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STEVE INSKEEP, host:

It's MORNING EDITION from NPR News. Good morning. I'm Steve Inskeep. Renee Montagne is on assignment.

Today in Your Health, we'll focus on what goes in your ears and what's in front of your eyes. This is TV-Turnoff Week. For some reason, my family still spent time with Brian Williams and Homer Simpson, but this nationwide campaign does encourage families to experience what it's like to unplug. We asked NPR's Allison Aubrey to find out how it's going.

ALLISON AUBREY: Ten-year-old Julia Gorman is a fifth-grader at Cranbury Elementary School in Norwalk, Connecticut. And a typical weeknight for her includes a little playtime, some reading time, and, normally, watching her favorite TV show.

Ms. JULIA GORMAN (Fifth Grader, Connecticut): I like to watch "American Idol" and "Dancing with the Stars" on Monday, Tuesday, and Wednesdays.

AUBREY: But Sunday night, Julia's family turned the TV off, and so far it stayed off all week. Screen time with computers has been out too.

Mr. ROBERT KESTEN (Director, Center for Screen-Time Awareness): The point of turning things off for a week is to give people the opportunity to realize just how attached to these devices they are.

AUBREY: Robert Kesten directs the non-profit organization called the Center for Screen-Time Awareness, which sponsors Turnoff Week each spring. He got involved a few years ago, after his neighborhood school encouraged families to try a weeklong media blackout. Kesten says he never realized how different his house would feel.

Mr. KESTEN: Well, the first thing you notice is that you have time. The second thing is that things slow down a great deal.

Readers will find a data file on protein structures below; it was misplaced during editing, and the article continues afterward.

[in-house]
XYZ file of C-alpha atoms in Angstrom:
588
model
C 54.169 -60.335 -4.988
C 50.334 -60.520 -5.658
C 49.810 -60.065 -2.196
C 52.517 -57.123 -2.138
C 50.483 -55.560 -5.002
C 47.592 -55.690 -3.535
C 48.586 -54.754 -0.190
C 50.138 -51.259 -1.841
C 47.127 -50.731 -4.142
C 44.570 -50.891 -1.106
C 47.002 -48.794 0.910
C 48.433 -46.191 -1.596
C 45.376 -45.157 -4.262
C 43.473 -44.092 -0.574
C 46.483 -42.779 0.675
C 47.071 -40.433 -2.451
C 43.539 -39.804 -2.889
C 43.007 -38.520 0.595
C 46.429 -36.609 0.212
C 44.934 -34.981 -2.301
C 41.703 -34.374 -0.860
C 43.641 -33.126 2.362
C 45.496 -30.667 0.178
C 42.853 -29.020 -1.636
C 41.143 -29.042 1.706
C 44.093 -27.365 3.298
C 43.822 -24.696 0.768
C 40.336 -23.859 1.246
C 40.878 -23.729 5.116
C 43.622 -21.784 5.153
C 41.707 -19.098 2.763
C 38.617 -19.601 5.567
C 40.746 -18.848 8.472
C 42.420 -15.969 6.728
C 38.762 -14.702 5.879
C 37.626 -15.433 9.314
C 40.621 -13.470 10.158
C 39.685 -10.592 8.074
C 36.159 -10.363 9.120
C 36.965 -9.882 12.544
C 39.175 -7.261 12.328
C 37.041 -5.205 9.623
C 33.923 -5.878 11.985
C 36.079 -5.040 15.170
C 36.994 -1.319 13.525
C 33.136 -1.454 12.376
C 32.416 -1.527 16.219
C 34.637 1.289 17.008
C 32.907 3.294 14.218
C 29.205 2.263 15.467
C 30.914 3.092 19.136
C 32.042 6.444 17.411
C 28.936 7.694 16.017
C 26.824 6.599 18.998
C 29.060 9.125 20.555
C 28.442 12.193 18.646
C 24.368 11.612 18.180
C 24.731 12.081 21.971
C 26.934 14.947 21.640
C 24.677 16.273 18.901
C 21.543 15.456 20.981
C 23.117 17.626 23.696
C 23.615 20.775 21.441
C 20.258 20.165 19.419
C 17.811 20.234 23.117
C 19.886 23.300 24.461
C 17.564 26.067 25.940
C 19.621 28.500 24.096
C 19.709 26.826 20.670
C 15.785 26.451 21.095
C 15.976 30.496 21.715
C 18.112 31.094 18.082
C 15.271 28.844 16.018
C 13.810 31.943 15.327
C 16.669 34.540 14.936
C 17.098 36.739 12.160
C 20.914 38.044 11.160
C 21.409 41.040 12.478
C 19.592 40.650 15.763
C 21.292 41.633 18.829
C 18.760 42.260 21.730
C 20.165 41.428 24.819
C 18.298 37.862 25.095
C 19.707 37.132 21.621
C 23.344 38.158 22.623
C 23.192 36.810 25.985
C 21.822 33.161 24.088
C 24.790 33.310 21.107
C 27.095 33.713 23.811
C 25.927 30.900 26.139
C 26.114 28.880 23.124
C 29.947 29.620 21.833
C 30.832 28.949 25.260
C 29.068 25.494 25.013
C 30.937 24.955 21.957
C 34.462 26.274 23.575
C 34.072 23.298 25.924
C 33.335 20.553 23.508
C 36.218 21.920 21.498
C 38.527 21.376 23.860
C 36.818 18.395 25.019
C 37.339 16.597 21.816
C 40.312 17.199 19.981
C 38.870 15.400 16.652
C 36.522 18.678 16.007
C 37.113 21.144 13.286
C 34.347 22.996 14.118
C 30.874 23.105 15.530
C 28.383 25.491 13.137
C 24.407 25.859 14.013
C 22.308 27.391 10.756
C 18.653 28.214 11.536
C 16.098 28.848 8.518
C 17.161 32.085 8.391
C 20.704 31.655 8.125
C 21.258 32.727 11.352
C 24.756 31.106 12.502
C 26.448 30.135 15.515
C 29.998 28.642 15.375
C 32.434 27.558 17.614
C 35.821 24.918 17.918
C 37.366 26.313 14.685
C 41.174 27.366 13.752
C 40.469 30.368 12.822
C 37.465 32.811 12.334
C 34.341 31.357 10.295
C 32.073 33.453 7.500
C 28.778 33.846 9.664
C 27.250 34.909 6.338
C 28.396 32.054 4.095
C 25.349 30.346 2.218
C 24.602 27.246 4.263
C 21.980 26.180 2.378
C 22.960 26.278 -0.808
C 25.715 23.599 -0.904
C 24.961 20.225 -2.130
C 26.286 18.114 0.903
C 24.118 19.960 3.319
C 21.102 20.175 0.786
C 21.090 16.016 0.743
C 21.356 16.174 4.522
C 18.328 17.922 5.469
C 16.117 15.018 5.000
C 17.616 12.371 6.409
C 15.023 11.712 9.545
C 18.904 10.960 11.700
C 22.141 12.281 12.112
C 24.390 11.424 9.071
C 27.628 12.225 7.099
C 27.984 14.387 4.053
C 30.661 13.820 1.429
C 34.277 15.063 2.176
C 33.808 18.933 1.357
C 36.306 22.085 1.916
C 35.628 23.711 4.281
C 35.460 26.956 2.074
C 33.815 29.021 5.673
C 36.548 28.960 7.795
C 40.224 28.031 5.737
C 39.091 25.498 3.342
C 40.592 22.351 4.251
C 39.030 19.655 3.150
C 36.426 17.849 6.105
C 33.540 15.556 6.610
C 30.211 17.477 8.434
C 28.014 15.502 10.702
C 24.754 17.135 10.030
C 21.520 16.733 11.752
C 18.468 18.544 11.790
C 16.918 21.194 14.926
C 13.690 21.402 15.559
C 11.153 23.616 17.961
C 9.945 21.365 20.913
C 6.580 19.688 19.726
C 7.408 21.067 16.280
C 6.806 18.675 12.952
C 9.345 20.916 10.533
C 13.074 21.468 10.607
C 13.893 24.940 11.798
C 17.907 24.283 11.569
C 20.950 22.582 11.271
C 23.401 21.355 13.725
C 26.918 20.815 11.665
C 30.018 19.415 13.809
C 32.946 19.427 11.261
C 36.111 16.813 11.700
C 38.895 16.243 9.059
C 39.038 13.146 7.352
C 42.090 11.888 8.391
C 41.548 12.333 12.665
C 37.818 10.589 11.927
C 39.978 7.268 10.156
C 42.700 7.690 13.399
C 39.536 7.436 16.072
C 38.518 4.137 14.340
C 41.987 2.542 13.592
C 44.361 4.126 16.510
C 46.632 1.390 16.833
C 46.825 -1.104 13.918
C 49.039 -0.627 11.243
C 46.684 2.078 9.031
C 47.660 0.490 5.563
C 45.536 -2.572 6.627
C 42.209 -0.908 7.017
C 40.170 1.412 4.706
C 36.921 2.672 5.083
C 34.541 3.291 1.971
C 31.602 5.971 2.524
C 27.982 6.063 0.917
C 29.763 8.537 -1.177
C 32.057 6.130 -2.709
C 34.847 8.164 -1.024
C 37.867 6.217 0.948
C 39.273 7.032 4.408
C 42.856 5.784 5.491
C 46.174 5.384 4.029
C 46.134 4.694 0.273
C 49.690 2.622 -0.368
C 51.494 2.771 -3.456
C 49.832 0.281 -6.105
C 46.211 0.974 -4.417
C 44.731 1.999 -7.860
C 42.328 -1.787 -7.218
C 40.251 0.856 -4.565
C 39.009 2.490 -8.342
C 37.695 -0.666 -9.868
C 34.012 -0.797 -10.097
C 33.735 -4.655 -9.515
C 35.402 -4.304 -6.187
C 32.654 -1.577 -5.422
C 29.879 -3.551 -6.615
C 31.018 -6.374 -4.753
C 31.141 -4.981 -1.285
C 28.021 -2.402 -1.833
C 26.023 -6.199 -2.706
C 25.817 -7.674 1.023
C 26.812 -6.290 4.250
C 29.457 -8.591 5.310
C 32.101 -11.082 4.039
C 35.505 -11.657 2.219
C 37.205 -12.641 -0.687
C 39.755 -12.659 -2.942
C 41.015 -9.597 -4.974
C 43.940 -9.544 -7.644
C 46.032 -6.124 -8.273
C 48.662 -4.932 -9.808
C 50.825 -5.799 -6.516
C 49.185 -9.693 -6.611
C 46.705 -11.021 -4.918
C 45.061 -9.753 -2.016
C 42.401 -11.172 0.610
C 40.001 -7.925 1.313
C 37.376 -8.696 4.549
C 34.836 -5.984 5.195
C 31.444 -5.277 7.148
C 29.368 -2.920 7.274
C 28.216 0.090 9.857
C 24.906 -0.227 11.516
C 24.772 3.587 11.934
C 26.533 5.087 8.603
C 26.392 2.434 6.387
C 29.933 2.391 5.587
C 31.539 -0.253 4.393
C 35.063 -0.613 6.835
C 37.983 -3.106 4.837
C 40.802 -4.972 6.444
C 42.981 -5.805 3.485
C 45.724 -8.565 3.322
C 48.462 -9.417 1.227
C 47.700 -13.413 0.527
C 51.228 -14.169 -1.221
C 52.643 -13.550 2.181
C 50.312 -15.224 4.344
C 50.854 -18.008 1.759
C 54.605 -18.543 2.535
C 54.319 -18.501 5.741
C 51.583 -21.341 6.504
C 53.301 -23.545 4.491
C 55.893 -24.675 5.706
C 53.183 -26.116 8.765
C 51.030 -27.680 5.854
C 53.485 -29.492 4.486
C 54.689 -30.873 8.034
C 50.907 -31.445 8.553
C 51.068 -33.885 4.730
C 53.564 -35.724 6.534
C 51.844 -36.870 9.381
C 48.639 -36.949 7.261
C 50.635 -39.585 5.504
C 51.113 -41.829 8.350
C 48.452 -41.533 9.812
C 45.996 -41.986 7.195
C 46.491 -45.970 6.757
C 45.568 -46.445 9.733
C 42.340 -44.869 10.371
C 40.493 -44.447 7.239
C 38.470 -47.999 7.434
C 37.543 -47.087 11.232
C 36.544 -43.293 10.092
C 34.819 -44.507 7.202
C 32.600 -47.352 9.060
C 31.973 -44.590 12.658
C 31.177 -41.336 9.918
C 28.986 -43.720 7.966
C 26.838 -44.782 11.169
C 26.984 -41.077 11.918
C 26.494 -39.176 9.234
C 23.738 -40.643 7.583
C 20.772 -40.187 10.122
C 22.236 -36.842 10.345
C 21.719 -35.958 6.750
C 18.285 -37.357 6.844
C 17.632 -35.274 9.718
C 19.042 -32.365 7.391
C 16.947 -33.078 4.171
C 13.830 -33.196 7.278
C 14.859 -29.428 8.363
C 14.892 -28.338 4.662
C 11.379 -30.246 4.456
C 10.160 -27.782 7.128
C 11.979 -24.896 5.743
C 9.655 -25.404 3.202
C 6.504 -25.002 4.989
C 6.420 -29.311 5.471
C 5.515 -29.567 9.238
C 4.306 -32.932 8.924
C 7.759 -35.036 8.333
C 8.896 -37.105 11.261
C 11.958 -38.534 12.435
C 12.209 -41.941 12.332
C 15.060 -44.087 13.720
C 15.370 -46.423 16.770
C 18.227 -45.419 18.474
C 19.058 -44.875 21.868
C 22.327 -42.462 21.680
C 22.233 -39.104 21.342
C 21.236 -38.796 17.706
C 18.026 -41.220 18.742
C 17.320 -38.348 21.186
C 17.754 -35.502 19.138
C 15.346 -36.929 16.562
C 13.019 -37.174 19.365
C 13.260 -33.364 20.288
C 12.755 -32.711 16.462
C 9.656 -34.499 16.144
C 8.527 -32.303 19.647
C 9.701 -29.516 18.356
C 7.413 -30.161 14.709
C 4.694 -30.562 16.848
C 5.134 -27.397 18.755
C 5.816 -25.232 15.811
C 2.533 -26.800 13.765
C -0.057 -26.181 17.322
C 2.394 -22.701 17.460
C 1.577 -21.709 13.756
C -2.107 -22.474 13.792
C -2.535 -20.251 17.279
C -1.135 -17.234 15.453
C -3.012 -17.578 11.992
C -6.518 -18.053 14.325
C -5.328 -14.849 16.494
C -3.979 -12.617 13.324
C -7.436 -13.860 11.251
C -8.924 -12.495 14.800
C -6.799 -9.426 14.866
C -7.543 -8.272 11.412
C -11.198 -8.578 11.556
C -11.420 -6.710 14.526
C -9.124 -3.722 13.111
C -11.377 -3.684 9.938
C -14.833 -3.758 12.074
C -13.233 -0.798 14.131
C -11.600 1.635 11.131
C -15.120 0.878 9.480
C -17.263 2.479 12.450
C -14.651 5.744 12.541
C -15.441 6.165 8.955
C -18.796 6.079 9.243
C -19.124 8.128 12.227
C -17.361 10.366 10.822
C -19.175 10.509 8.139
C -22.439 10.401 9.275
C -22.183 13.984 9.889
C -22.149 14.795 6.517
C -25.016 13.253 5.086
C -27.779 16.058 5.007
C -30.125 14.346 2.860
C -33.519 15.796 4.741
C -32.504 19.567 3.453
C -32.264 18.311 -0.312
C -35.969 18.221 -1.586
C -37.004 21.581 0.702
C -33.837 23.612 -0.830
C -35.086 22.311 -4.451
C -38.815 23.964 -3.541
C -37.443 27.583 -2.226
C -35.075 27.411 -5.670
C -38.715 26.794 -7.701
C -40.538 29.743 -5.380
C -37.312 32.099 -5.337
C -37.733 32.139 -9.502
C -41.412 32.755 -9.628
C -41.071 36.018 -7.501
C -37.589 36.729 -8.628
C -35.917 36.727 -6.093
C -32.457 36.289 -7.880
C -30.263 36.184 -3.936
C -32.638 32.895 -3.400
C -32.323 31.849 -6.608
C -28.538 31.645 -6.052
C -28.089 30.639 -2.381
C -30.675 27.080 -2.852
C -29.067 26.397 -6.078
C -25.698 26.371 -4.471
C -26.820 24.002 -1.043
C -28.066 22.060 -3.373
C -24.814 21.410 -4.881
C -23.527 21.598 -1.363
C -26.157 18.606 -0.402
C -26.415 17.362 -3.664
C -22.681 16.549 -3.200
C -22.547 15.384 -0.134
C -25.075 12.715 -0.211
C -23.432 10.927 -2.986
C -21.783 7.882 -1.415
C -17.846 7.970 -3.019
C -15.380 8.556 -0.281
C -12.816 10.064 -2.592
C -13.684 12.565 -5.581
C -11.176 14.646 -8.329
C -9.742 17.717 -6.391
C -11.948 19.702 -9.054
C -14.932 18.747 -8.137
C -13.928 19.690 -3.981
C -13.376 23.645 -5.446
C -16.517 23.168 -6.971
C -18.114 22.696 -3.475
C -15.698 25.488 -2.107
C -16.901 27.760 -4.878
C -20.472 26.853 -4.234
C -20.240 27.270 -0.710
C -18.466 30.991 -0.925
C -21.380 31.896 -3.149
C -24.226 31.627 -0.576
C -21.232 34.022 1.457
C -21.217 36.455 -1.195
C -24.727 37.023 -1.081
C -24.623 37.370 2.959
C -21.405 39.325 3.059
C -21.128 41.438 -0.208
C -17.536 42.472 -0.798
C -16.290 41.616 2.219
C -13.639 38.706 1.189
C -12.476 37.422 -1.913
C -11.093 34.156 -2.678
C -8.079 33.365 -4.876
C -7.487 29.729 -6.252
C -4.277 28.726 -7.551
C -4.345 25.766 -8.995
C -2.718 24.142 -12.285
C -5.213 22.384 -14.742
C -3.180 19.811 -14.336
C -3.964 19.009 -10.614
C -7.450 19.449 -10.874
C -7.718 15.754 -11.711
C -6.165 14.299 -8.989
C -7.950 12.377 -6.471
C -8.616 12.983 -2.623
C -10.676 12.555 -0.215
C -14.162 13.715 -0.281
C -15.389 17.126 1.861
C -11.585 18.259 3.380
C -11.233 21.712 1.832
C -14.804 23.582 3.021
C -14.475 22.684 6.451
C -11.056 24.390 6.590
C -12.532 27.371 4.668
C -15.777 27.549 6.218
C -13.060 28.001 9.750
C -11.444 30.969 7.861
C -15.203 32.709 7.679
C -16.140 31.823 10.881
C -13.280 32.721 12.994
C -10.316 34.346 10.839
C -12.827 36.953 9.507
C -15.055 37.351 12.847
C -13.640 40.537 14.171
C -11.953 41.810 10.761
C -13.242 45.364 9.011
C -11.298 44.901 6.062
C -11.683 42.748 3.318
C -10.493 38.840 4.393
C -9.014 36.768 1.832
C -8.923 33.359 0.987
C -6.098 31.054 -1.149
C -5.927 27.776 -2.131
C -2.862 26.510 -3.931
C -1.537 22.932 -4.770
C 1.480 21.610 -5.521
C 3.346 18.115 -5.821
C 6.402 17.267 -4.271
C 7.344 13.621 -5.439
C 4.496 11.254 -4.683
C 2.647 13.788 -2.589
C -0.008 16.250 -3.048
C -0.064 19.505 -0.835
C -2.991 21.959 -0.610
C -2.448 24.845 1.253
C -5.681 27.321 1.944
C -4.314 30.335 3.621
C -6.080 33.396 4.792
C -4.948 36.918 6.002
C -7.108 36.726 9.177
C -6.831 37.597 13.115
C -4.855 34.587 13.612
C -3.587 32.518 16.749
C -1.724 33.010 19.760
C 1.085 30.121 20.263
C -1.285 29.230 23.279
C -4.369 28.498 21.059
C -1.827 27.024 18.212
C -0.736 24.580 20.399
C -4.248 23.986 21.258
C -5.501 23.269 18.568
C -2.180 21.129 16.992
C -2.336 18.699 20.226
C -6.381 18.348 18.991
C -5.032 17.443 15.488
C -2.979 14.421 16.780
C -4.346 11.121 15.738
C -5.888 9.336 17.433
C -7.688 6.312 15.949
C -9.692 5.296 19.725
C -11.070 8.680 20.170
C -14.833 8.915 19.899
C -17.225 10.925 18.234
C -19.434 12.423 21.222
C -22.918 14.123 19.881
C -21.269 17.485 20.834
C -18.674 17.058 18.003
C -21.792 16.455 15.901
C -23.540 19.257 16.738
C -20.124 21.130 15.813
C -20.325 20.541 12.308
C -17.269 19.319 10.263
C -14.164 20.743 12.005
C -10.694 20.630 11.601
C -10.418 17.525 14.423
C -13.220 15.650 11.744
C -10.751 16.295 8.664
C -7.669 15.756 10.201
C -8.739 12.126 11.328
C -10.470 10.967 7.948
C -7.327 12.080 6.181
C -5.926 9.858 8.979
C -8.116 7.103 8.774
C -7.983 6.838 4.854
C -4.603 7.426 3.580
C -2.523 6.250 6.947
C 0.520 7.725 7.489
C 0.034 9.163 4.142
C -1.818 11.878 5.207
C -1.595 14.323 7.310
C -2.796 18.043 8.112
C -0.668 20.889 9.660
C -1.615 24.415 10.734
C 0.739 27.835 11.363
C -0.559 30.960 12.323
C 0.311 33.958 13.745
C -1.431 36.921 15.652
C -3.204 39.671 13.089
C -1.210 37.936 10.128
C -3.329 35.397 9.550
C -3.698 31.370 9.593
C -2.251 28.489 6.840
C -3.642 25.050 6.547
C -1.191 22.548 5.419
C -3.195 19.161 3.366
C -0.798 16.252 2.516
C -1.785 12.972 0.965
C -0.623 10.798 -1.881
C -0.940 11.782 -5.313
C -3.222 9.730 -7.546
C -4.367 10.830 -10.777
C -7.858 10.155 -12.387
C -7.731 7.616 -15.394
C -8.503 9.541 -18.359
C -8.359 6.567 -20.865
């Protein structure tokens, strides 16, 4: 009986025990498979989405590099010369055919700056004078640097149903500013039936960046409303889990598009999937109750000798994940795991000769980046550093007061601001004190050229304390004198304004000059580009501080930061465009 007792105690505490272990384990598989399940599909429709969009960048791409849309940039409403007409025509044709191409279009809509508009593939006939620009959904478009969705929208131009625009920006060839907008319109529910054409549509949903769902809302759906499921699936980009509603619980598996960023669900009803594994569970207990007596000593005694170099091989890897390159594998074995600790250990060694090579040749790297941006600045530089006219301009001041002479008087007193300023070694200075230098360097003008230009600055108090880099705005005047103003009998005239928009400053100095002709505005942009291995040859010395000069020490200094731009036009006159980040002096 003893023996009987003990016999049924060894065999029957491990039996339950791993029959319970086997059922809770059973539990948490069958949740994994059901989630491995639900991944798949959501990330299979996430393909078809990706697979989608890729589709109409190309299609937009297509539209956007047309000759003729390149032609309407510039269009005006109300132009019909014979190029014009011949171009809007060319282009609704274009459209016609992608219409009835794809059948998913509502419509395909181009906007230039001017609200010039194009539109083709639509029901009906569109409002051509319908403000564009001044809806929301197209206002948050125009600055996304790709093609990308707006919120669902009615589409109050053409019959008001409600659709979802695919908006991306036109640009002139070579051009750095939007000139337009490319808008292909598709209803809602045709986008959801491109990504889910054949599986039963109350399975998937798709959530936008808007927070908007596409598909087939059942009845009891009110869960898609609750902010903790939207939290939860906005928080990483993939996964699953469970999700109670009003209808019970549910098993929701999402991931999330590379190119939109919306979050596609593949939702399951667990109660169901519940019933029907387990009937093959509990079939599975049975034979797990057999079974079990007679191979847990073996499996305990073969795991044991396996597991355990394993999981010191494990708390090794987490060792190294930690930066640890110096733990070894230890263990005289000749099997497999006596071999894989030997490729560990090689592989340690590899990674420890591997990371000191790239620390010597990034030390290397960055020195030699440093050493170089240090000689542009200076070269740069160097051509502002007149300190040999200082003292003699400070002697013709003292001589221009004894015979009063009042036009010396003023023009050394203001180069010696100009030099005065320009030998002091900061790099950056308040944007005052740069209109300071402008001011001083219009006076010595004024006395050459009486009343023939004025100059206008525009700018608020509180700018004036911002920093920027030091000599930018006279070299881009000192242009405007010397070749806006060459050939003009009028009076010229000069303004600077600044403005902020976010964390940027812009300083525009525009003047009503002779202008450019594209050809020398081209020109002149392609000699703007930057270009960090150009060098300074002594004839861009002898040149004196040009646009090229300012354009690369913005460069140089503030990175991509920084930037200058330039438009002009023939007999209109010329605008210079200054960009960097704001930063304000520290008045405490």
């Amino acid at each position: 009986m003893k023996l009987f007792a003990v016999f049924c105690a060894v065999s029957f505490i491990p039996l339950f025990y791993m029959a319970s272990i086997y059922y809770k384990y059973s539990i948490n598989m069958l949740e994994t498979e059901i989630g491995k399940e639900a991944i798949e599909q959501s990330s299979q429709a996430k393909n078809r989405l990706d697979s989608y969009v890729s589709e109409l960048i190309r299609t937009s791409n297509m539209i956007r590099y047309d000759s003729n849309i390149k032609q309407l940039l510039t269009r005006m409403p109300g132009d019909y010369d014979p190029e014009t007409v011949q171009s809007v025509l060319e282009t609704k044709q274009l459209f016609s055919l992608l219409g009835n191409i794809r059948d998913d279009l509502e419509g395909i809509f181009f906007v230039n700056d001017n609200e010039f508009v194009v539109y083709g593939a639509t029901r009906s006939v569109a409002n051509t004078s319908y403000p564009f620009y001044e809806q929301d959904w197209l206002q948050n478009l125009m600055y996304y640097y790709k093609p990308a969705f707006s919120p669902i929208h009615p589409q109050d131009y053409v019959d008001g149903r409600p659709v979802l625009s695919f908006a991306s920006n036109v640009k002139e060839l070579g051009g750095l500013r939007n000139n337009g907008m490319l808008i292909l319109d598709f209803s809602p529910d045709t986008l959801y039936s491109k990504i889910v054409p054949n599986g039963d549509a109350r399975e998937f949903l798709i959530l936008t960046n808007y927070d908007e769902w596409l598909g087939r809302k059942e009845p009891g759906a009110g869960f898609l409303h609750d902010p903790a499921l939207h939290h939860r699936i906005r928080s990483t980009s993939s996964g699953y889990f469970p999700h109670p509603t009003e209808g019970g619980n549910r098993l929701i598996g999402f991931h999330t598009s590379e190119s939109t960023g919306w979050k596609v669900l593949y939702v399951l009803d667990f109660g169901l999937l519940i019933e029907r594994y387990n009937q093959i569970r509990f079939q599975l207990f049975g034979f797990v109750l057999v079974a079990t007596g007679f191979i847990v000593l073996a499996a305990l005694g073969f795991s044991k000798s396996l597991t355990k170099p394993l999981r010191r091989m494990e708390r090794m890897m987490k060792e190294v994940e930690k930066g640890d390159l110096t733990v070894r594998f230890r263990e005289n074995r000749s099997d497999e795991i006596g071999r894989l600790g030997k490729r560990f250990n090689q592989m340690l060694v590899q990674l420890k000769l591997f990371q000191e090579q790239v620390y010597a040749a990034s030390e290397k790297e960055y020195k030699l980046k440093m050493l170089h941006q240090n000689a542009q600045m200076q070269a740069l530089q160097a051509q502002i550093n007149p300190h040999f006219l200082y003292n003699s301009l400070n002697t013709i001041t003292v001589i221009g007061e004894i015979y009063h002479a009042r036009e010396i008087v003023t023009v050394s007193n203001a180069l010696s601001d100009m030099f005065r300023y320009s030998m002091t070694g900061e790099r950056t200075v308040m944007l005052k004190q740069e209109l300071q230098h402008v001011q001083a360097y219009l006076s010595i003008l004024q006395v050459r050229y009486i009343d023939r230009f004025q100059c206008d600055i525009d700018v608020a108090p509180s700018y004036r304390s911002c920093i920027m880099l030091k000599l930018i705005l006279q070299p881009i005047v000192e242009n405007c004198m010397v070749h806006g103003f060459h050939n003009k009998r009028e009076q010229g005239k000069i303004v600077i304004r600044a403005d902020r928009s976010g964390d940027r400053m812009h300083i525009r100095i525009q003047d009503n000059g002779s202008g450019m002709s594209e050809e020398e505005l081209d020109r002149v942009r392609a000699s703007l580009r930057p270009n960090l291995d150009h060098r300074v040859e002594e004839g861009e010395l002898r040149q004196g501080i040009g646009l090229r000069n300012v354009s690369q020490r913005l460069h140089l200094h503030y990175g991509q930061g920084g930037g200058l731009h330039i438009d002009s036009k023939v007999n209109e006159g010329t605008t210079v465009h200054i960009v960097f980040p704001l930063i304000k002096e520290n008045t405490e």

AUBREY: Kesten says with the TV and electronic gadgets off, his kids rediscovered all sorts of ways to play together.

Mr. KESTEN: One of my sons got a book about all these different card games, so we played War and Go Fish and — I mean, you name it, we played it - Slap Jack -over and over again. And it really was fun.

AUBREY: Eventually, the novelty wore off. And Kesten says at the end of the week his kids definitely wanted to go back to watching some TV. So the family compromise has been to watch much less.

Dr. SHARI BARKIN (Pediatrician, Vanderbilt Children's Hospital): Television is like dessert. Children want more of it.

AUBREY: Shari Barkin is a pediatrician at Vanderbilt Children's Hospital. She says there is plenty of research to suggest that too much TV is harmful. It's linked to aggressive behavior, weight gain and attention problems - issues that don't crop up overnight.

Barkin has some advice for parents who are trying to keep the TV off this week. She says just observe how your kid's behavior may have begun to change.

Dr. BARKIN: I think you would notice it within a couple of days. First clue, I think, is better listening. I don't mean perfect listening. I mean better listening.

AUBREY: Maybe less prompting to get homework started or to come to dinner. Barkin says the reason is that when children are exposed to less stimuli — less noise and distraction that comes with TV — the easier it is to stay focused on the task at hand. Barkin says not every child will respond this way. And certainly there are plenty of kids who don't watch enough television to be harmed by it.

As for 10-year-old Julia Gorman, she says turning off television this week has helped her remember how much fun it is to play with her siblings.

Ms. GORMAN: Yesterday afternoon, when I would finished my homework, instead of going to watch a show, me and my sister, we both read in bed and played outside more.

AUBREY: Was it more fun to play outside or did you kind of wished that you'd gotten to watch TV last night?

Ms. GORMAN: Well, I like to watch those shows a lot, but it's also still fun to play outside — they're kind of like equal.

AUBREY: Playing outside and TV equal? Lots of parents might consider that a breakthrough.

Allison Aubrey, NPR News, Washington.

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